An Afternoon in Europe via Ndiaga Ndiaye

I’d been wanting to go downtown for a pastry excursion for weeks but the timing had never worked out for me. Today, after visiting the West African Research Center, Greg and I finally got to ride an ultra-luxurious pastry train all the way to Pretend Europe.

Remember this? I’d seen this on the first day and had thought, “one day I’ll ride one of these – that’ll be a sign that I live here.” I’ve finally reached that point.

In some ways, Dakarois public transportation is easy to navigate because all you do is wave at the frequent “buses” and shout your destination neighborhood at the apprenti clinging off the back. He’ll nod if you’re lucky, or shake your head and you’re off to wave another one down. On the other hand, there are no schedules or routes, so it’s always trial-and-error, and you have to know on which roads the ndiaga ndiayes or car rapides run. Sometimes there are none going where you want to go. At least if you mess up, your fare only cost you $.20 – that’s about $5 savings roundtrip compared to a taxi!

Fortunately, our destination of Marché Sandaga is right in the middle of centre-ville. After an especially crammed ride, we hopped off right in front of N’ice Cream and our first destination, Aux Fins Palais. Greg got a huge caramelized cream puff filled with a light cream, and I got a 64% dark chocolate brownie-mousse carré. They were about $3 each, and unbelievably rich. We got slightly scolded for ordering pastries at the counter and then sitting down – we were apparently supposed to take out our pastries if we’d ordered at the counter. Silly Americans.

Aux Fins Palais

Next we tried to find Eric Kayser. After half an hour of being perdus, we decided to instead first go to La Royaltine for more pastries, and to ask for directions. The people at La Royaltine were so nice and inside smelled even better than Aux Fins Palais. They had an even larger and finer pastry and truffle selection, and this time we knew to sit down in the adjacent “tearoom” to order pastries.

La Royaltine

Greg ordered a cappuccino ($3.60) and a palmier($1.20). I usually don’t like palmiers because they’re too crumby, but this one was a perfect blend of buttery richness and caramelized sweetness. I ordered… well, I didn’t know its name so I attempted to sketch from memory the viennoiserie-wrapped apricot pastry I’d seen next door. I have terrible drawing skills and only mediocre vocabulary when it comes to French pastries. Our waiter was so amused that when we got our bill, the pastry was comped!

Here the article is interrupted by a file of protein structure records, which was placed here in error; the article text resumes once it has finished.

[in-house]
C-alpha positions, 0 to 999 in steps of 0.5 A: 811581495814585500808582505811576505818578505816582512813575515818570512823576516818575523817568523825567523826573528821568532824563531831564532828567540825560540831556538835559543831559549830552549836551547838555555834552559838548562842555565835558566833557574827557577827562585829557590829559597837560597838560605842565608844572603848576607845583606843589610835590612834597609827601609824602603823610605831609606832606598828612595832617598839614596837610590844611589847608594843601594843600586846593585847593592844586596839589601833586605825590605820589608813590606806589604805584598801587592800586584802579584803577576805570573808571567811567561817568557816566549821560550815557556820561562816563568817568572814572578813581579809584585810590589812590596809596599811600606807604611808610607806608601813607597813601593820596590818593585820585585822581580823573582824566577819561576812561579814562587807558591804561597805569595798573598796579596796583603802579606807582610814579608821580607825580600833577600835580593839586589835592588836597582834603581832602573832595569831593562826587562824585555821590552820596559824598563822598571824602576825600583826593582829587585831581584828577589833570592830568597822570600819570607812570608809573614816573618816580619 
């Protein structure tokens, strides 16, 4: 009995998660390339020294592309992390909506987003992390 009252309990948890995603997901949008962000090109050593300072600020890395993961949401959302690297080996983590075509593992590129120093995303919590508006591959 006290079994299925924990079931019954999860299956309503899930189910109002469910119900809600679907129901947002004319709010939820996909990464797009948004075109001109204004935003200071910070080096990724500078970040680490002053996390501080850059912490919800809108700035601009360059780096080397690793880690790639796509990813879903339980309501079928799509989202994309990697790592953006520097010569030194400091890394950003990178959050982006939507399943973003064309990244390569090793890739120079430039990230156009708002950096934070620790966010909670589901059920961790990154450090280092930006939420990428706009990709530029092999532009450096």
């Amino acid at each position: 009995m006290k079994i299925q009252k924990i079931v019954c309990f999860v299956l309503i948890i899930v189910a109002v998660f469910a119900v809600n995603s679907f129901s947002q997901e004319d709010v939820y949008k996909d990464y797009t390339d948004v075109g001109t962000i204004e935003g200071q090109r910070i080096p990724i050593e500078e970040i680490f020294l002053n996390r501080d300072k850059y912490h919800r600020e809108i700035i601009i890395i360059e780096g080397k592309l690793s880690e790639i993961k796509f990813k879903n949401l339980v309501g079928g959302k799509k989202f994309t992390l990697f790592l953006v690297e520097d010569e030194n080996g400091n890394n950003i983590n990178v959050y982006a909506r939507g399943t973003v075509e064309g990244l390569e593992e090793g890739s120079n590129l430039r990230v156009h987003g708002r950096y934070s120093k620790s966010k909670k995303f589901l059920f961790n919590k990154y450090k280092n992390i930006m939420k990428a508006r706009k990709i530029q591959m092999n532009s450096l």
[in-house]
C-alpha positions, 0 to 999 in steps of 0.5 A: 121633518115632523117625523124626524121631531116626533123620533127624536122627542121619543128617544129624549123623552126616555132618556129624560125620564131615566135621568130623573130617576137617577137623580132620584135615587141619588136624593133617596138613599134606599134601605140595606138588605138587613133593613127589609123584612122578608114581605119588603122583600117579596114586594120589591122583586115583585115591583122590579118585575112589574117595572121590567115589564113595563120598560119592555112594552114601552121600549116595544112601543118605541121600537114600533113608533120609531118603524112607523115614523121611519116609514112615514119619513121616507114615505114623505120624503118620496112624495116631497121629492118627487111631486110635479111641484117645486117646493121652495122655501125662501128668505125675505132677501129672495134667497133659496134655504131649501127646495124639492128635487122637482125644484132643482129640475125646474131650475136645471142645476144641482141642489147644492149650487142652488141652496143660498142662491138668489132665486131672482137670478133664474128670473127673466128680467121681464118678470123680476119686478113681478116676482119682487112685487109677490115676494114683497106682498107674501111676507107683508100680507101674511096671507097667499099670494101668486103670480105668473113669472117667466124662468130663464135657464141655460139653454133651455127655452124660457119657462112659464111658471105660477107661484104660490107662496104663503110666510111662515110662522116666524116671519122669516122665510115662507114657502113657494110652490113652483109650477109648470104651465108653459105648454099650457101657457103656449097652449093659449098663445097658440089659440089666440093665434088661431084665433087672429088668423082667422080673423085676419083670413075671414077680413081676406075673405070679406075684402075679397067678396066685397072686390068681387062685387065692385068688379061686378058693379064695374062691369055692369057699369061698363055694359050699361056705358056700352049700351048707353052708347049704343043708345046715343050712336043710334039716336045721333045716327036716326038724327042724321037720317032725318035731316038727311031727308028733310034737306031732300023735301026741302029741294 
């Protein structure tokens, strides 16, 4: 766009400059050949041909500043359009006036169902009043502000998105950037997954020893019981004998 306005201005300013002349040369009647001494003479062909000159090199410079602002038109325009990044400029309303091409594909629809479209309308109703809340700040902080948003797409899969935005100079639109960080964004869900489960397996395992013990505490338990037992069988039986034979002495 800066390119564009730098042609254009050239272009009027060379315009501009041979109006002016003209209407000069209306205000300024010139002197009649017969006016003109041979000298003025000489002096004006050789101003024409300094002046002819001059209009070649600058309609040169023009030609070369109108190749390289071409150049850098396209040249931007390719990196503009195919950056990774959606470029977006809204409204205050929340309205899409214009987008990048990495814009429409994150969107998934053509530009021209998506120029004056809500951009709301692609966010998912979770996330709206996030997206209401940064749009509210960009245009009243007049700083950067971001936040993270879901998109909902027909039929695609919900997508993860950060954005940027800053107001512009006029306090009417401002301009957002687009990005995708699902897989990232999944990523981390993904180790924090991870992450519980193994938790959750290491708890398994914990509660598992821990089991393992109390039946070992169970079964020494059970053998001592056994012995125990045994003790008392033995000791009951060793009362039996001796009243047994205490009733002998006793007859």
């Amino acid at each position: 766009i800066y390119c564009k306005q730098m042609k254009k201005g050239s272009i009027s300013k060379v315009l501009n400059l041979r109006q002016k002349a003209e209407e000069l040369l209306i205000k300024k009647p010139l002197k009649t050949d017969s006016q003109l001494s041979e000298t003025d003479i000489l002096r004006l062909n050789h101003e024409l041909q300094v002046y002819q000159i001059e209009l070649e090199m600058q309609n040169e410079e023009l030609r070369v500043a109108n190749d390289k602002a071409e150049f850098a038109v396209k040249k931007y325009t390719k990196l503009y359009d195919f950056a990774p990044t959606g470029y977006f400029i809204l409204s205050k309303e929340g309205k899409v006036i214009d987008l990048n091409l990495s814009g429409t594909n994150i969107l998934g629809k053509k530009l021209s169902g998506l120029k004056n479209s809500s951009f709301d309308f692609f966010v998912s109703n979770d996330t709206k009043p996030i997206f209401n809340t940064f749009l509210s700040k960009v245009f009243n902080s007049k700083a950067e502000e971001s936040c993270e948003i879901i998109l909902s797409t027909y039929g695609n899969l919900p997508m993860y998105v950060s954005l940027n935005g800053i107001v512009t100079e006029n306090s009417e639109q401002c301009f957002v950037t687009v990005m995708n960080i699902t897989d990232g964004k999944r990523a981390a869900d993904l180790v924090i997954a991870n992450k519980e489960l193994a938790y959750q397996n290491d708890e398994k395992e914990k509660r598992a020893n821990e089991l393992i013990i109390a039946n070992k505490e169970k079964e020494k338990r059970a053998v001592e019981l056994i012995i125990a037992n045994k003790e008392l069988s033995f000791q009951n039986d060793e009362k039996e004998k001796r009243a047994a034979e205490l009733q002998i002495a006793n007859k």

Don’t you think that drawing that bottom pastry would have been difficult?

I also met an African Italian in the bathroom. He taught me how to say goodbye in Italian! Yes, he – there was one bathroom with a sink, and a toilet in another room, and we’d awkwardly bumped into each other when he was washing his hands as I was leaving the toilet. It’s true what they say about Americans being a smiley bunch, and I’m glad that I’ve taken that with me on my travels. People are so much more friendly and talkative when you greet them with a beaming smile.

Greg and I were determined to find Eric Kayser and La Piazza, the latter which is supposed to have phenomenal pizzas, so we set off again for La Rue/Boulevard de la République.

It is very difficult to find buildings when they don’t exist on Google maps, street signs are few, and addresses aren’t used. That’s why Greg and I walked up, down, and all around La Rue for an hour, not lost, but struggling to find Eric Kayser and La Piazza. None of the passersby nor guards had heard of it, but I was sure that it existed!

Our persistence finally paid off and we entered Eric Kayser after a double high-five. We ordered a pain monge ($.80) because all the baguettes rustiques had already sold out. Everyone has been having bread multiple times a day every day but this was bread. The inside was dense and moist. The top was floured and crackly. I was in European bakery heaven.

Eric Kayser viennoiseries

We expertly made our way back through downtown to a car rapide/ndiaga ndiaye hub and got off at the orphanage at which Greg volunteers. I wanted to volunteer with him but they had nothing for me to do, so for the first time I “caught” and rode a Ndiaga Ndiaye alone! Pressed against the side of the bus, I stared out of my sliver of window, feeling every bump of the road through my seat. In this moment I felt so connected to Dakar. I had been able to fulfill my pastry dreams here – no need to fly to Europe – and now I was coming home to my Senegalese host family. Yes.


5 responses to “An Afternoon in Europe via Ndiaga Ndiaye

    • It probably cost more to sit down, but pastries need to be enjoyed sitting down. Especially because going outside involves dripping sweat and inhaling taste-bud-interfering fumes.

      The pastries are actually cheaper here. The petits fours are pricey, but chocolate croissants are only $.80, and white baguettes in these fancy stores start at $.40!

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